EU leverages its full power as it launches legal action against Italy over FCA emissions

17 May 2017

The European Commission is to use the biggest weapon in its arsenal against Italy as it prepares to launch legal action against the country for failing to appropriately scrutinise FCA (Fiat Chrysler) over alleged emissions test cheating.

EU officials are reportedly furious with national governments for scheming to protect their powerful car industries, and the notice on Wednesday is the first step in the EU’s infringement procedures. If Italy fails to respond convincingly, Brussels will take the country to court in Luxembourg. This is the power the EU has to ensure member states comply with EU-wide laws.

EU regulators have not been convinced by Italy that FCA’s use of defeat devices to modulate the emissions of its vehicles, which include under the conditions of the EU emissions lab test, is defendable.

A source told Reuters: ′[The Italian authorities] still need to provide additional information that would convince us that the devices used in Fiat models are justified and can therefore be considered legal.’

Defeat devices are illegal under EU law as of 2007, with intense policing of the law now in force after the breaking of the Volkswagen emissions scandal in September 2015.

The Italian ministry has not yet released a statement on the announcement, which has caused FCA shares to fall 2.4% in Wednesday early trading.

European carmakers have stressed they are not doing anything wrong by modulating emissions, exploiting a loophole in EU law that allows their cars to switch off emissions control systems for safety reasons or to protect their engines from damage. However, some accuse OEMs of overly taking advantage of this exception to avoid investing sufficiently in bringing engine emissions down.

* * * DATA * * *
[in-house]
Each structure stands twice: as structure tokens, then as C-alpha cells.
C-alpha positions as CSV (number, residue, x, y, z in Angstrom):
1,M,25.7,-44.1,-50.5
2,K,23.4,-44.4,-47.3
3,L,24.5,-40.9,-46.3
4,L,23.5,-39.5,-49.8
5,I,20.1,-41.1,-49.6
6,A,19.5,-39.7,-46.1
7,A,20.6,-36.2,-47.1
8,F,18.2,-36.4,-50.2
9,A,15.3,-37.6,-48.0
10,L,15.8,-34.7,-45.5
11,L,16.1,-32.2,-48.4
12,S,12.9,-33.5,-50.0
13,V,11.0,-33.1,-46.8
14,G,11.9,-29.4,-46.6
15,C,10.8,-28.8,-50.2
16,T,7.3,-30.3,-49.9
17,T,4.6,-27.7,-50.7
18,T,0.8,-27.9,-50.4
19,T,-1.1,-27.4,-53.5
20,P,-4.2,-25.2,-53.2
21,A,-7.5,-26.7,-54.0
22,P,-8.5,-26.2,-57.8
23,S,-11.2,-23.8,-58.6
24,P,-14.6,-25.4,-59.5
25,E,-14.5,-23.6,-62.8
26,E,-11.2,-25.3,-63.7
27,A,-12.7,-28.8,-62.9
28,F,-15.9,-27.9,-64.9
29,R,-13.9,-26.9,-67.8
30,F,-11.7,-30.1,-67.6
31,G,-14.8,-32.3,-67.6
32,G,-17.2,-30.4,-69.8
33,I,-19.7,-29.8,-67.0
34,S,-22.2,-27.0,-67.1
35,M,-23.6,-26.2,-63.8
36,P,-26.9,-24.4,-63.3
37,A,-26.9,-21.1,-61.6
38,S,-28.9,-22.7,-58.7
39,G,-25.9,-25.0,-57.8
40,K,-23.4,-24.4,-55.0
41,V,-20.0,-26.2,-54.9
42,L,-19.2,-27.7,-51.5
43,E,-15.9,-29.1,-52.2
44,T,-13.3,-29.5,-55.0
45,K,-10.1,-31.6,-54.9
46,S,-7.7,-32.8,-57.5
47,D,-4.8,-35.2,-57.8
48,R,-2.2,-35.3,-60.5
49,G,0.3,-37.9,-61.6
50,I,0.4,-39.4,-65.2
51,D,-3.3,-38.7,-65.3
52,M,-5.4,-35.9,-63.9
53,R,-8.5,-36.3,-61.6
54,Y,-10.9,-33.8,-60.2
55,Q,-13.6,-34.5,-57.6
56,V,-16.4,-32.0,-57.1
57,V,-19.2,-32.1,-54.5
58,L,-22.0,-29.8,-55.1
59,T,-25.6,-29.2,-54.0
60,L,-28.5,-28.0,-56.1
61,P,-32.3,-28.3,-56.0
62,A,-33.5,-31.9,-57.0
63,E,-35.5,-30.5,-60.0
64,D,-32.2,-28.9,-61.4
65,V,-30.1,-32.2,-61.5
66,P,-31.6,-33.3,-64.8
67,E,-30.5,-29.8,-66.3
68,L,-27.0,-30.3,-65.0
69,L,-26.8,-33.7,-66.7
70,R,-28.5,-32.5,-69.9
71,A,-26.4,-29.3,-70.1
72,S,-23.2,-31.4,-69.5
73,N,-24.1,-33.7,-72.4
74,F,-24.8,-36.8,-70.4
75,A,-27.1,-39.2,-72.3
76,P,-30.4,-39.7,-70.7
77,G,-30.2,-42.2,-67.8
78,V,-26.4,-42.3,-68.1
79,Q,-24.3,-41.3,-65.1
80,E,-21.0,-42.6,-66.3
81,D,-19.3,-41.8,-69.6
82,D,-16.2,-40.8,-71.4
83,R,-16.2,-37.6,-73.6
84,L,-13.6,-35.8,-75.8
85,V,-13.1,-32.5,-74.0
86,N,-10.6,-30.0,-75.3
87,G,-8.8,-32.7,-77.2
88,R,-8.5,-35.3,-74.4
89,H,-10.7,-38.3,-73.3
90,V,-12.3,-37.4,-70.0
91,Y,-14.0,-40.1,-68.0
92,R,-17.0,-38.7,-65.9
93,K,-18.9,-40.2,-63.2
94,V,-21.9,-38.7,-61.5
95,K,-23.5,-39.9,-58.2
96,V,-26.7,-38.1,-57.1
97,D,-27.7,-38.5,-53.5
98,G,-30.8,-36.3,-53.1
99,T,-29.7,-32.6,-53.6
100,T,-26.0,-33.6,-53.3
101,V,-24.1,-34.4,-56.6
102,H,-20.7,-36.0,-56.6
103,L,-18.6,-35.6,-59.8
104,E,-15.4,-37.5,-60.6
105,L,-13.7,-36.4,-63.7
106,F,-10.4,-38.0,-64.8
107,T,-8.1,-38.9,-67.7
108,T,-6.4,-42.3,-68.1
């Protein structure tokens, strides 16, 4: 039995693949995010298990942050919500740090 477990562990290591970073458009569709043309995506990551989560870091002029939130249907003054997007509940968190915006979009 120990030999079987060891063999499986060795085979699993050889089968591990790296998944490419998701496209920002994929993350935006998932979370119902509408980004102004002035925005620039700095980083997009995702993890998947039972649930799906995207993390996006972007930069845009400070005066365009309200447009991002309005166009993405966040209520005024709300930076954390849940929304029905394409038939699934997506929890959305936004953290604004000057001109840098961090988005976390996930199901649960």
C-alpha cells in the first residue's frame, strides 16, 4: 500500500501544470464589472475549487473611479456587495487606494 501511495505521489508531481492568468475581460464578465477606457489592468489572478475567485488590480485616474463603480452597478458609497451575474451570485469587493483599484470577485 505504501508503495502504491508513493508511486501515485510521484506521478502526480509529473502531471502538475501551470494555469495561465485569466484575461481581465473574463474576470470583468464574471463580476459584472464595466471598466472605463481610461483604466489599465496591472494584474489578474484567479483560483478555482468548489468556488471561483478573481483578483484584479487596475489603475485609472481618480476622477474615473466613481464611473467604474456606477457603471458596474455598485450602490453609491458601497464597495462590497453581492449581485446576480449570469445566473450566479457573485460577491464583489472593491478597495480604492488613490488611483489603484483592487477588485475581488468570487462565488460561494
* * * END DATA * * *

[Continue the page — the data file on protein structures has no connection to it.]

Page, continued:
In a related bitter dispute, Germany had accused FCA of using an illegal cheat device to lower emissions over a suspicious 22 minute period – which coincides closely with the 20 minute EU lab test. Brussels was called in to mediate the dispute, but this ended in March without resolution.

In December, the EU also launched legal action over Dieselgate against Germany, the UK, Spain and Luxembourg for failing to police emissions test cheating by carmakers, and against the Czech Republic, Greece and Lithuania for not even having a system of powers to fine carmakers over emissions violations.

The EU has had enough with the conflict of interest in EU member states not wanting to police their carmakers too harshly due to the risk of damage this will bring to their economies. They fear that if they have a heavier hand than other EU members, they risk business going elsewhere.

As a result, the EU is currently in the process of working to overhaul the system to give the EU greater control of the emissions testing system. At the moment, national regulators alone have the power to police their own national manufacturers and approve new cars, and once approved by their host country, the cars can be sold right across the bloc.

FCA is behind the curve on its electrification strategy, with the beginnings of one only just starting to appear in North America.

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